It would be a mistake to speak of government anarchism where there are only a few government anarchists. But in a movement where organisations are miraculously supple, where the question of knowing who is a member is an issue conjured up by people of bad faith, where, under the pretext of freedom, a de facto hierarchy is set up, topped by a few men whose talents ensure that they are looked upon, to some extent, as advertising hoardings or curiosities fit for some travelling Barnum & Bailey show, the role of the moving spirits, the militants, the guides (so much for efforts to appoint leaders invested with full powers, but unaccountable) looms rather larger than elsewhere.
Democracy presupposes organisation and is subordinated to it. Without it, profligacy and incoherence set in and of course the dictatorship of some clique, store or priesthood sets up shop. Anarchism ends up oblivious of public life other than as seen through a handful of men who do the talking, the writing and the acting on behalf/instead of a movement that could be distinguished by cooperation and contribution from each and every one of its members, grouped around a doctrine and straining to intervene in the social struggle as a reliable and vigorous force capable of dragging the proletariat as a whole in the direction of its emancipation.
The substitution is made manifest and re-enacted every time that current events pique anarchists’ interest. Committees are set up, embracing all the old “independent” beards, the teary-eyed ham actors. Little by little the agitation loses its revolutionary character and is not absorbed into an ongoing class struggle and it is but rarely marked by an appetite for a fight with the establishment. It is primarily about stirring up the people of France which, from time to time, feels the need to prove just how sensitive its heart is.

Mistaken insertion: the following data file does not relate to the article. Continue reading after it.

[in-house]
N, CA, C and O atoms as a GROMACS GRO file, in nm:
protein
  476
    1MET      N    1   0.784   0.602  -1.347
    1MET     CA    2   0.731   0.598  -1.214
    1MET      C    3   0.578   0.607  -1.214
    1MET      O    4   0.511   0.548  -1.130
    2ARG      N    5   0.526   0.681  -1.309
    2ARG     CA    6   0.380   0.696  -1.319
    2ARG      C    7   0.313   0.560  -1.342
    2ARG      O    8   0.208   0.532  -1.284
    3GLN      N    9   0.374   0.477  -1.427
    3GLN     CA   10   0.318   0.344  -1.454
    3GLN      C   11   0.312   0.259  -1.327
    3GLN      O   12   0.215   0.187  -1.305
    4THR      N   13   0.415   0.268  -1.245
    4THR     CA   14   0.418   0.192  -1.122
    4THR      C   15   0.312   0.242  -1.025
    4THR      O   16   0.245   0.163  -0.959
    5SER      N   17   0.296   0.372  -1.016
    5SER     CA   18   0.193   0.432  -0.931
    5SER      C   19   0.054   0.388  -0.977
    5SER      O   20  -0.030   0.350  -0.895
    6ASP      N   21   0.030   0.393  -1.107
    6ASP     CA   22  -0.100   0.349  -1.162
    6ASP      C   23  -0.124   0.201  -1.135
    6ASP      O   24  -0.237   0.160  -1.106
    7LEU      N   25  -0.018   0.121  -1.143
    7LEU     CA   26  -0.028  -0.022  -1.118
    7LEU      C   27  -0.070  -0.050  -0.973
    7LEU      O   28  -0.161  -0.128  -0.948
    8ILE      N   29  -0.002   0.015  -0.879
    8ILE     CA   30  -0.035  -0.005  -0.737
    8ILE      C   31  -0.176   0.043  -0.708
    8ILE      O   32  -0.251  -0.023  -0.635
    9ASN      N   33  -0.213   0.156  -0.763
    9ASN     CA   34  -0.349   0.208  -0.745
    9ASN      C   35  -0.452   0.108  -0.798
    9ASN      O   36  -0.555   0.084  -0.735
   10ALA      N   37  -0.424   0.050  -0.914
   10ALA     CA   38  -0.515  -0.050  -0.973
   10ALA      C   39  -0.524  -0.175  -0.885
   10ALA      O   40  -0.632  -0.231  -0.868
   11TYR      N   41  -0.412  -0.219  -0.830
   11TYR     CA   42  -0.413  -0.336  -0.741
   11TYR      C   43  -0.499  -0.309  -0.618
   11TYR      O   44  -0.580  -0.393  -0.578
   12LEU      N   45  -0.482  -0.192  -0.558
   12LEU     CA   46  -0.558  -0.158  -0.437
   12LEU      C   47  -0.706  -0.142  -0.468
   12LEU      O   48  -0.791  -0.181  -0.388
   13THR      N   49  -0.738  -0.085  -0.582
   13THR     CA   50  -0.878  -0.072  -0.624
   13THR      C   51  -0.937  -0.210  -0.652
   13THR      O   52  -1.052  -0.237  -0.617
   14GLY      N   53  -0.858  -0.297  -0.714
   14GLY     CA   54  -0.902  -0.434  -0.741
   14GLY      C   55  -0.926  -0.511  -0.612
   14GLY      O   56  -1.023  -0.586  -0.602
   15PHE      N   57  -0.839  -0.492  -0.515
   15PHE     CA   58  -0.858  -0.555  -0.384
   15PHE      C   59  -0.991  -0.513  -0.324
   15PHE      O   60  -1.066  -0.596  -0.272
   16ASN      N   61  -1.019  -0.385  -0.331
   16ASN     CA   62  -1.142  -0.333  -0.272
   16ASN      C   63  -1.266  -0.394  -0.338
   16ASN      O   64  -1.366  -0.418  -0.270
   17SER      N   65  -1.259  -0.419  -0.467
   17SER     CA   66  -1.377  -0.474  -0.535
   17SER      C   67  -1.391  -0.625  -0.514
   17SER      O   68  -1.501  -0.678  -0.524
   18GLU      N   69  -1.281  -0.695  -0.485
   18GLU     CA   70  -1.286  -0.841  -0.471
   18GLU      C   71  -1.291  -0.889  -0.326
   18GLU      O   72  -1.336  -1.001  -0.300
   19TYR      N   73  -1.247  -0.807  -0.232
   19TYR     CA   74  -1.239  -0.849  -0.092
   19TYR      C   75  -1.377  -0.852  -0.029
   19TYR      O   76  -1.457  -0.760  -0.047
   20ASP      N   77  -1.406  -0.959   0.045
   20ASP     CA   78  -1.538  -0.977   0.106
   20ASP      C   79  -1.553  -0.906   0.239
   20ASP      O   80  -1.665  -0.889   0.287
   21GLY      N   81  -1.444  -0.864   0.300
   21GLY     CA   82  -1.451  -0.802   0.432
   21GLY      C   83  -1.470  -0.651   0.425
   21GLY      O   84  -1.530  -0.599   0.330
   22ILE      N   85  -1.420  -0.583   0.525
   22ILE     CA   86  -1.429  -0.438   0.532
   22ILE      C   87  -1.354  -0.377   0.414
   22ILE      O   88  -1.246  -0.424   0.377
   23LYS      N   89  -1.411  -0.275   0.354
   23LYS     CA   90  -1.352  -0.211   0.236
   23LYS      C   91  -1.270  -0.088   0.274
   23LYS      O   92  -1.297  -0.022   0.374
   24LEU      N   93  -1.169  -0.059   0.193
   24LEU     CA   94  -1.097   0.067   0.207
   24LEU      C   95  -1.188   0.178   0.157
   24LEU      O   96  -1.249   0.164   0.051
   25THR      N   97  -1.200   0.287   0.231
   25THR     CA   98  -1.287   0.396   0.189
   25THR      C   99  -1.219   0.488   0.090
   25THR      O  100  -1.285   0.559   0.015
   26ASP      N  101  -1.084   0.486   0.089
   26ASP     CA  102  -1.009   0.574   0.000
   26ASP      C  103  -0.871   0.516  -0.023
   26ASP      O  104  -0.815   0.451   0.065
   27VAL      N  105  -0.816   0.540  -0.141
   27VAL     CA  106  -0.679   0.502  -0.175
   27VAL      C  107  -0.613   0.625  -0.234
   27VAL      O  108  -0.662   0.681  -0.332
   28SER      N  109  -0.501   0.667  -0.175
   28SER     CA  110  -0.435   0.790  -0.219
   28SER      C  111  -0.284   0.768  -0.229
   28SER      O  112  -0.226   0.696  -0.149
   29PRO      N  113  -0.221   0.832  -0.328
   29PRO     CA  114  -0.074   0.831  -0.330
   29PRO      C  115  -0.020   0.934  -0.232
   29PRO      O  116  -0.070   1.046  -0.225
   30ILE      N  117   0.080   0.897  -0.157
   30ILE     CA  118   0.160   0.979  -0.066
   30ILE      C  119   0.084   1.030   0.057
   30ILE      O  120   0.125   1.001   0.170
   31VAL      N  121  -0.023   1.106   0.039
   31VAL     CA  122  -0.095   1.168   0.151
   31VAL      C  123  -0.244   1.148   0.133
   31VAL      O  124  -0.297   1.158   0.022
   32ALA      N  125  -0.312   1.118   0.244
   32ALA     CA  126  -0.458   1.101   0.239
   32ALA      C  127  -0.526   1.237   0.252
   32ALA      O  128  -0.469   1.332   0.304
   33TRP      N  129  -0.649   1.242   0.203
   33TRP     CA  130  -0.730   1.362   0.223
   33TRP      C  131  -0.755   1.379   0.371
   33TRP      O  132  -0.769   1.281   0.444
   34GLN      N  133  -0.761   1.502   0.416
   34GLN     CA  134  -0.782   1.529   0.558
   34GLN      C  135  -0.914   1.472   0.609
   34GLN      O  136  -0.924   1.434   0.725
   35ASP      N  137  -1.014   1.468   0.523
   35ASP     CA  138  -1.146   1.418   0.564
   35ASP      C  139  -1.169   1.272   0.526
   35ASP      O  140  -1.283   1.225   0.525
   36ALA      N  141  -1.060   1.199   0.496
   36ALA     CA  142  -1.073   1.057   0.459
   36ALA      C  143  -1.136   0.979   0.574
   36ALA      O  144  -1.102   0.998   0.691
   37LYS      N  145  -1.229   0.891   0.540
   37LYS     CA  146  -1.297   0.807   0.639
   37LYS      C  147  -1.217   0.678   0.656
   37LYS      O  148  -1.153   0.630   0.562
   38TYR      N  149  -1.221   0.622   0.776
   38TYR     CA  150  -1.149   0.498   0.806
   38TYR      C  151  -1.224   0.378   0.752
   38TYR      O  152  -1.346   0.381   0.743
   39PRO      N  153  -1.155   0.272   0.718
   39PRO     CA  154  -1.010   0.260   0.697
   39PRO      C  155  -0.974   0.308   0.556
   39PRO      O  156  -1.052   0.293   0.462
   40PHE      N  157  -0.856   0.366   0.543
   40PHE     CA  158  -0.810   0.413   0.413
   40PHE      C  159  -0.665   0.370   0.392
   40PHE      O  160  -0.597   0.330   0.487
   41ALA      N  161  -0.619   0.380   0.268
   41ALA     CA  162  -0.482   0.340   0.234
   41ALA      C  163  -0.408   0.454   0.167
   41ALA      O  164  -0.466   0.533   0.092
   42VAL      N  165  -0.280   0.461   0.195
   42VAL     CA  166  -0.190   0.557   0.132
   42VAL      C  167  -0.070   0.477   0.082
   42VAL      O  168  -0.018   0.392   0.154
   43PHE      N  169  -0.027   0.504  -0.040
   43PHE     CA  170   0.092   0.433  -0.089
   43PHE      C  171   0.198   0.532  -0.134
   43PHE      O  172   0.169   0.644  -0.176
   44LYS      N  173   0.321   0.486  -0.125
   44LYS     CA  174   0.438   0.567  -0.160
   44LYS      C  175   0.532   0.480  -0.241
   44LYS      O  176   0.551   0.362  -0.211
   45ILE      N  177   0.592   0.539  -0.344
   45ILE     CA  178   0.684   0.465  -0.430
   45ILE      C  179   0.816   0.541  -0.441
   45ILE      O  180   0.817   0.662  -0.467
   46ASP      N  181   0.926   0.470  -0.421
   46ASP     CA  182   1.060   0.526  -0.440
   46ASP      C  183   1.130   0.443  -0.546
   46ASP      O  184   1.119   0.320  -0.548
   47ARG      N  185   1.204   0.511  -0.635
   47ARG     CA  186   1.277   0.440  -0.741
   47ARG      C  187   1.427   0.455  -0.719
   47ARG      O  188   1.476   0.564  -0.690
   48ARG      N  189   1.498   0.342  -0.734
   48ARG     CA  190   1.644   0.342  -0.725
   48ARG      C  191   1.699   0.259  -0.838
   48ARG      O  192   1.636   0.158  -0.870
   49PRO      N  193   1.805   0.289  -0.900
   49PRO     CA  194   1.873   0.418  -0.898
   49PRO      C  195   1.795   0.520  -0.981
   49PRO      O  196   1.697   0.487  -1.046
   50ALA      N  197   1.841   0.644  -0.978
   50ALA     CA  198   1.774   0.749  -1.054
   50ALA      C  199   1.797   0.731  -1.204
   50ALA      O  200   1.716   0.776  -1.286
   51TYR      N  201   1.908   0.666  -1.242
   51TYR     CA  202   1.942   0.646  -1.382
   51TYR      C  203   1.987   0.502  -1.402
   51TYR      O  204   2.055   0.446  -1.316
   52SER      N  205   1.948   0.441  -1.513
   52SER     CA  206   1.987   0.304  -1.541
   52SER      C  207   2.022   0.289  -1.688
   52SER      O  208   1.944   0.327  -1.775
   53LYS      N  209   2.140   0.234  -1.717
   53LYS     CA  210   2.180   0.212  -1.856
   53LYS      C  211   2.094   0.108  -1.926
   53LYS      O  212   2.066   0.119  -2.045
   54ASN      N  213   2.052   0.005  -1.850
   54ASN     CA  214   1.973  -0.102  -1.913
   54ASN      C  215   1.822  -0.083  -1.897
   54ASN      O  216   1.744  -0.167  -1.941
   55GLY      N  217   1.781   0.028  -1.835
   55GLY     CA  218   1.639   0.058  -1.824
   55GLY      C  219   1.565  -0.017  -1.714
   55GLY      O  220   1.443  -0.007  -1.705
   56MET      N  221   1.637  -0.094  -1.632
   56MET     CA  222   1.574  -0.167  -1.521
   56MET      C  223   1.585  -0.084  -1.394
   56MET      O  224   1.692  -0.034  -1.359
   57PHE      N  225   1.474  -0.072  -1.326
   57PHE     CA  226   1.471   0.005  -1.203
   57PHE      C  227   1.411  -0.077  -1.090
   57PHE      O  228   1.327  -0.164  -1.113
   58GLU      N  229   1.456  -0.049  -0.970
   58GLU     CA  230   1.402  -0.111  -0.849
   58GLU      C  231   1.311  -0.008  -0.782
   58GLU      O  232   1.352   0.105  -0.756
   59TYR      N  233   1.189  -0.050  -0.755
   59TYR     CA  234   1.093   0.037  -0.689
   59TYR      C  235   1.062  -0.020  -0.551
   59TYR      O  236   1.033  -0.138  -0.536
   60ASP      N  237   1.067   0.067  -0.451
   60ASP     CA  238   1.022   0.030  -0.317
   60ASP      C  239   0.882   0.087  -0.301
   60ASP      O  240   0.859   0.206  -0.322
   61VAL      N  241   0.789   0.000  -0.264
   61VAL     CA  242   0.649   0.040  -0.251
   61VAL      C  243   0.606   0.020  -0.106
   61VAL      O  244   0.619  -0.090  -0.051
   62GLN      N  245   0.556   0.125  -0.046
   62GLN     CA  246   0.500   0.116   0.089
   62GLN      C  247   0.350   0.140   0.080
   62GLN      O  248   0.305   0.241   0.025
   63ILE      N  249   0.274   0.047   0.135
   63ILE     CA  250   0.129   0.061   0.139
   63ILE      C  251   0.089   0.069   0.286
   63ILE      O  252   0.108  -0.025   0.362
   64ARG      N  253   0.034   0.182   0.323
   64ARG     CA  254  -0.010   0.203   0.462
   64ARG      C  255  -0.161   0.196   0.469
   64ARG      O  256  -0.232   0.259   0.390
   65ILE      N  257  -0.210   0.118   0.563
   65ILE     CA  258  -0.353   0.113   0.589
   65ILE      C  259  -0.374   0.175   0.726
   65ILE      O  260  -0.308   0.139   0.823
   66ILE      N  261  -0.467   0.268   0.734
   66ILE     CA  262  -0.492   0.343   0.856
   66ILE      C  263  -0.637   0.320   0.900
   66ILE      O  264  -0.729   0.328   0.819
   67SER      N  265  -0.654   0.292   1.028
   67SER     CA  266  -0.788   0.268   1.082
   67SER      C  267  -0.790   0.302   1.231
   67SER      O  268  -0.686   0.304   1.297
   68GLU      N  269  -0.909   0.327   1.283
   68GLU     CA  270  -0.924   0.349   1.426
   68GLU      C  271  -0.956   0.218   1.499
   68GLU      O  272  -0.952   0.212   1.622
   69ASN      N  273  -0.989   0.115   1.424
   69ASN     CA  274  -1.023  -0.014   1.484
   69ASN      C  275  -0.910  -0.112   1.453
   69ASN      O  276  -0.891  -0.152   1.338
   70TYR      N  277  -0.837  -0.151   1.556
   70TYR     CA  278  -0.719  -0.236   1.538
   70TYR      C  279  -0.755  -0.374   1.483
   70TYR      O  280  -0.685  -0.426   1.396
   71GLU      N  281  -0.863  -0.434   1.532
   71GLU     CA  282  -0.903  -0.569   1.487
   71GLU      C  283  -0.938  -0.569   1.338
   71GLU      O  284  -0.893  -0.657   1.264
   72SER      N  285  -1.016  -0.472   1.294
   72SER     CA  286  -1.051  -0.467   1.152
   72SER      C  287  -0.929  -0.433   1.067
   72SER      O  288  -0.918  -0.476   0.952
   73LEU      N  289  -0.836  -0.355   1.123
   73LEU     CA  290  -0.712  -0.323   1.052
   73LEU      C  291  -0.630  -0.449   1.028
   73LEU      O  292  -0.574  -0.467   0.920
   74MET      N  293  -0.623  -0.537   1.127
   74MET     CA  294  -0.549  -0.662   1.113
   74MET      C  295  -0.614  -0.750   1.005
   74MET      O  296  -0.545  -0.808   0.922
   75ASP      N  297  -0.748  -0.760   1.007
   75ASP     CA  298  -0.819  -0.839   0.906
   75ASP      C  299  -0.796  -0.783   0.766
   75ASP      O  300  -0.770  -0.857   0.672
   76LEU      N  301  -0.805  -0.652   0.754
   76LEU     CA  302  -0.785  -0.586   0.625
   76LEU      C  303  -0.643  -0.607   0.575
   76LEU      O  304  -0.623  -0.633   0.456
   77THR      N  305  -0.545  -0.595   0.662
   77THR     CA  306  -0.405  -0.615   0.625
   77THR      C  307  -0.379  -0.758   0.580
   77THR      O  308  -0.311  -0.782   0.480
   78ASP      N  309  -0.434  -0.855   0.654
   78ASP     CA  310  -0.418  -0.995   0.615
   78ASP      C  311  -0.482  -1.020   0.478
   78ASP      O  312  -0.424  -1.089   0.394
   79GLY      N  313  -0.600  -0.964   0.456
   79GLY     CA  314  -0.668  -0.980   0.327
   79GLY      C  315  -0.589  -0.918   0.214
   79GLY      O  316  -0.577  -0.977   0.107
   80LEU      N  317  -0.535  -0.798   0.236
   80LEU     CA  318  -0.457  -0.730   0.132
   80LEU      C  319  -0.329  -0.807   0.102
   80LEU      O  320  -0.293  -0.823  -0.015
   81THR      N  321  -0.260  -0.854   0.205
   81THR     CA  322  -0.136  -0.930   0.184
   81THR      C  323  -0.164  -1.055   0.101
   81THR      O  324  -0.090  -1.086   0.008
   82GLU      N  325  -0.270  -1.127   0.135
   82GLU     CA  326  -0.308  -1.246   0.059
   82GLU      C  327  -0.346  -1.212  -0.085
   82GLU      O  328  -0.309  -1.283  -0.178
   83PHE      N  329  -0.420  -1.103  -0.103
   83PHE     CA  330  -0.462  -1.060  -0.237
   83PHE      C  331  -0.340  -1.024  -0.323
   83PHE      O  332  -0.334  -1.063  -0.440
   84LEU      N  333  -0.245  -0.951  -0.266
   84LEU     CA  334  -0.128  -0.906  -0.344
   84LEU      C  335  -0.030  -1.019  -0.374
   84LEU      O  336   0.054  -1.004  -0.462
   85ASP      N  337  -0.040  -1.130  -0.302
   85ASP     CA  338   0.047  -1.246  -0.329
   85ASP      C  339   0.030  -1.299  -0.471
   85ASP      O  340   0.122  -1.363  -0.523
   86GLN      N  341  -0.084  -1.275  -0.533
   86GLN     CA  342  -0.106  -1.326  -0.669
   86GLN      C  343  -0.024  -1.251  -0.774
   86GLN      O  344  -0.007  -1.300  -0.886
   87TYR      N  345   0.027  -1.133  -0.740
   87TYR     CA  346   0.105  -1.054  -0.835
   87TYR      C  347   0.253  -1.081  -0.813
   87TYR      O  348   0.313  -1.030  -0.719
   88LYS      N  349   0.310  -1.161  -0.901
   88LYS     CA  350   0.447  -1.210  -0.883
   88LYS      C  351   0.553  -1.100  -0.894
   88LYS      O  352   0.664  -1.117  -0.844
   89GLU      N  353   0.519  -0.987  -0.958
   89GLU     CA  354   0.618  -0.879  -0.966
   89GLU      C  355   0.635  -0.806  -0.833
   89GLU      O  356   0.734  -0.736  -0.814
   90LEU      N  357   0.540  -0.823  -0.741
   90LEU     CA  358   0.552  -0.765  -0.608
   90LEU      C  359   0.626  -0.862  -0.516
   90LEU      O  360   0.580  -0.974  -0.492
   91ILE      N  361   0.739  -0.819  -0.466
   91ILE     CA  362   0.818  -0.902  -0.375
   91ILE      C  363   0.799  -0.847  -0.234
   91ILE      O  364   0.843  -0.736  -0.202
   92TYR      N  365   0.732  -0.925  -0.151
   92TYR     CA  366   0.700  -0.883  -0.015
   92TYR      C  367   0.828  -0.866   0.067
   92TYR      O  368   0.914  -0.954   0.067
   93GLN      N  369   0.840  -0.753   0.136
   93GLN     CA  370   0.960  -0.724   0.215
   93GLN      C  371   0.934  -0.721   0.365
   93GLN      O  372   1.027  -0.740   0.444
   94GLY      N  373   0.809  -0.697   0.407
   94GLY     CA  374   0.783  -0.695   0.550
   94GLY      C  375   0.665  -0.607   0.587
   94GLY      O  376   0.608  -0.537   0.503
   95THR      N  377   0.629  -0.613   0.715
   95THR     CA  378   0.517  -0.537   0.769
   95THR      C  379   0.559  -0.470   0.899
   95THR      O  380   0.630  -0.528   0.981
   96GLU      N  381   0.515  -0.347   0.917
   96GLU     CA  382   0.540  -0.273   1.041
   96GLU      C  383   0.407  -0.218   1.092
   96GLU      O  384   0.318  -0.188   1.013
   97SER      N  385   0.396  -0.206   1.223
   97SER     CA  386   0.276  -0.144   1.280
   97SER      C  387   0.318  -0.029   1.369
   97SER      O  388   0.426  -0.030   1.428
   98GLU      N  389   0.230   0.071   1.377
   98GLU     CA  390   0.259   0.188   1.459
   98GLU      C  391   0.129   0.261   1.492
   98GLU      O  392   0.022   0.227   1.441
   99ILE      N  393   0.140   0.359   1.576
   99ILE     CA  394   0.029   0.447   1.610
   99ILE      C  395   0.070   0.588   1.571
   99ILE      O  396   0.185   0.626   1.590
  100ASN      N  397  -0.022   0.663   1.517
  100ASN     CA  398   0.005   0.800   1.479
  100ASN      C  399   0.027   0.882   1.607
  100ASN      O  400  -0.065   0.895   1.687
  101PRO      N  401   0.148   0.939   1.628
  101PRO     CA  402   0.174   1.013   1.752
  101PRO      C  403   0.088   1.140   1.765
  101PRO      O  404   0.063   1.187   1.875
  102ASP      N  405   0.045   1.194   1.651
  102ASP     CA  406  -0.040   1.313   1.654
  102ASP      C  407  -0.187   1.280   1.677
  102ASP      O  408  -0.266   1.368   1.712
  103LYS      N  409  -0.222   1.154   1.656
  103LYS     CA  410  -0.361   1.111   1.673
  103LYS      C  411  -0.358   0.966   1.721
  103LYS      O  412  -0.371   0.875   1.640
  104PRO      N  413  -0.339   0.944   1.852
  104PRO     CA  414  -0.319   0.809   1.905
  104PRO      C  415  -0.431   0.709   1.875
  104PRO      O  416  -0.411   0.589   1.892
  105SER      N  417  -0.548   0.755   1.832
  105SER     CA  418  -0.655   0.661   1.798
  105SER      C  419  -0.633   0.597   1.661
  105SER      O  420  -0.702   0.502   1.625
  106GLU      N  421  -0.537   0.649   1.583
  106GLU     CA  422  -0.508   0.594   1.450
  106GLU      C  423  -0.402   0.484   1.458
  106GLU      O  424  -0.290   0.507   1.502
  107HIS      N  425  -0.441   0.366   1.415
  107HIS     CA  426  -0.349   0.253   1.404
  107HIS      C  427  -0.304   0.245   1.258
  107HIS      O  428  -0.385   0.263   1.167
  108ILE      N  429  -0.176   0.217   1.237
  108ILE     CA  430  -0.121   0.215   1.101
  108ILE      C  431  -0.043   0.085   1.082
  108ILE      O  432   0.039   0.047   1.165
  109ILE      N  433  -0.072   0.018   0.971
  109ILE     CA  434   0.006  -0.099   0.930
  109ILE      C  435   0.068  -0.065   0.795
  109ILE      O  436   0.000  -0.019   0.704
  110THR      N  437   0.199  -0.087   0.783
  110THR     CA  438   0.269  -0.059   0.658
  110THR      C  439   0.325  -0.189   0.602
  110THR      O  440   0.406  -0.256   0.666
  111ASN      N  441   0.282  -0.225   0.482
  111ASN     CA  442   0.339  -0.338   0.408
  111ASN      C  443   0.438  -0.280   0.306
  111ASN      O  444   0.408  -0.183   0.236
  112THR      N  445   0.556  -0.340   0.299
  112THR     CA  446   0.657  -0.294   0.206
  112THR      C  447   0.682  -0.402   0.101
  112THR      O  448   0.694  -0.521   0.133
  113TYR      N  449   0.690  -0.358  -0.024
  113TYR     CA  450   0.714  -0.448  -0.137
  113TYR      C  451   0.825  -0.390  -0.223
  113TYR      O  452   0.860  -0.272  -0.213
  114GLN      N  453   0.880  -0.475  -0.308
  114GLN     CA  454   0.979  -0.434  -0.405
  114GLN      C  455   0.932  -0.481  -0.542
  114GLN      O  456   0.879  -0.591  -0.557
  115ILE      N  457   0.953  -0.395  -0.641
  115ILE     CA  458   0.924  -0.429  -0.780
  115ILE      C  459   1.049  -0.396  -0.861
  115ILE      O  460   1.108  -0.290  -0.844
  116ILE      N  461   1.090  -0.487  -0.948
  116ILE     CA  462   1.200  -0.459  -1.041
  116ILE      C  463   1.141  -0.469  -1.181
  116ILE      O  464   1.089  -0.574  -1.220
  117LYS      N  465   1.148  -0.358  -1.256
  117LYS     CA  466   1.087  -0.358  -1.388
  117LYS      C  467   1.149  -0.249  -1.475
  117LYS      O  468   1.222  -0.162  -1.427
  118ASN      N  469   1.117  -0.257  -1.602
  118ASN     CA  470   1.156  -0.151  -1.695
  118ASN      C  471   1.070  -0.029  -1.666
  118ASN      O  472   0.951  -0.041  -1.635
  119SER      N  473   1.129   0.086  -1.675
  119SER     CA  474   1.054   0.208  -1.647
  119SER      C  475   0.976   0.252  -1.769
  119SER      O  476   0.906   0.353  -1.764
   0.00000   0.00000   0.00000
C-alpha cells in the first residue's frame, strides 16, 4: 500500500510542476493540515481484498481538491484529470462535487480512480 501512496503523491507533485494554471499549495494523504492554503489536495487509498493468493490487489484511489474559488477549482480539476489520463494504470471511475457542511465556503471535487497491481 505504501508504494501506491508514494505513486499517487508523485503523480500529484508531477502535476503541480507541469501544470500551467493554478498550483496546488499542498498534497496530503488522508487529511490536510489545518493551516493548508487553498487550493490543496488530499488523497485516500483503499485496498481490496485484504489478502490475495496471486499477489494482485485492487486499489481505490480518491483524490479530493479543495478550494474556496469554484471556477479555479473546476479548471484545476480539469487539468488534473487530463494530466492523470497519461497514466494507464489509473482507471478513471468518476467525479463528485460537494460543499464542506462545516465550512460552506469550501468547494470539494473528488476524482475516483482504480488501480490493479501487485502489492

There is an avalanche of agenda and the walls are plastered with posters. Meantime, the other work carries on.
We must give a very polite shake to those, who having switched from one side of the barricades to the other and who once were anarchists, revolutionary syndicalists, pacifists and are now – youth is fleeting and one has to earn one’s crust – deputies and ministers, holding down some official or informal position within the bosom of this kindly daughter of French Republic. A switch made all the easier by old acquaintanceships, services rendered and milieux they attended together or, sometimes, membership of the same lodge.